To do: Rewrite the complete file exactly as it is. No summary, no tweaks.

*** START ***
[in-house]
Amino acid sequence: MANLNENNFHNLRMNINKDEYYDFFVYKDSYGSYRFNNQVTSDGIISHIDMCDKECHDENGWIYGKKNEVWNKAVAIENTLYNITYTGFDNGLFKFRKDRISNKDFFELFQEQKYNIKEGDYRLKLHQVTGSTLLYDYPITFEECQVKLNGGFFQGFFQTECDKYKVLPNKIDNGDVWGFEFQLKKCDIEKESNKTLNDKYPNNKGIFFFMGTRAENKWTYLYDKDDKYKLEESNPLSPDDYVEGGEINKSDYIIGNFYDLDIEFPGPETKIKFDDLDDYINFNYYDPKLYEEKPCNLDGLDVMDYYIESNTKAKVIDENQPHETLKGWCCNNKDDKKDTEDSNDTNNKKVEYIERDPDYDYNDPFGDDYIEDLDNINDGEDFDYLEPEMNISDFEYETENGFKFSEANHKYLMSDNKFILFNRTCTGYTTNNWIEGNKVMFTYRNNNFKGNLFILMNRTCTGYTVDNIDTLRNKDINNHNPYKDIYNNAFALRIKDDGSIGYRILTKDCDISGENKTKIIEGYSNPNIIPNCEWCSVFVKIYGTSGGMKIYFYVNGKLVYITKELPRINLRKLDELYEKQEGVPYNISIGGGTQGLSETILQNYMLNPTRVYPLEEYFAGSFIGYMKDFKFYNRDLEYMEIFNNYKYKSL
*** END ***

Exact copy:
[in-house]
Amino acid sequence: MANLNENNFHNLRMNINKDEYYDFFVYKDSYGSYRFNNQVTSDGIISHIDMCDKECHDENGWIYGKKNEVWNKAVAIENTLYNITYTGFDNGLFKFRKDRISNKDFFELFQEQKYNIKEGDYRLKLHQVTGSTLLYDYPITFEECQVKLNGGFFQGFFQTECDKYKVLPNKIDNGDVWGFEFQLKKCDIEKESNKTLNDKYPNNKGIFFFMGTRAENKWTYLYDKDDKYKLEESNPLSPDDYVEGGEINKSDYIIGNFYDLDIEFPGPETKIKFDDLDDYINFNYYDPKLYEEKPCNLDGLDVMDYYIESNTKAKVIDENQPHETLKGWCCNNKDDKKDTEDSNDTNNKKVEYIERDPDYDYNDPFGDDYIEDLDNINDGEDFDYLEPEMNISDFEYETENGFKFSEANHKYLMSDNKFILFNRTCTGYTTNNWIEGNKVMFTYRNNNFKGNLFILMNRTCTGYTVDNIDTLRNKDINNHNPYKDIYNNAFALRIKDDGSIGYRILTKDCDISGENKTKIIEGYSNPNIIPNCEWCSVFVKIYGTSGGMKIYFYVNGKLVYITKELPRINLRKLDELYEKQEGVPYNISIGGGTQGLSETILQNYMLNPTRVYPLEEYFAGSFIGYMKDFKFYNRDLEYMEIFNNYKYKSL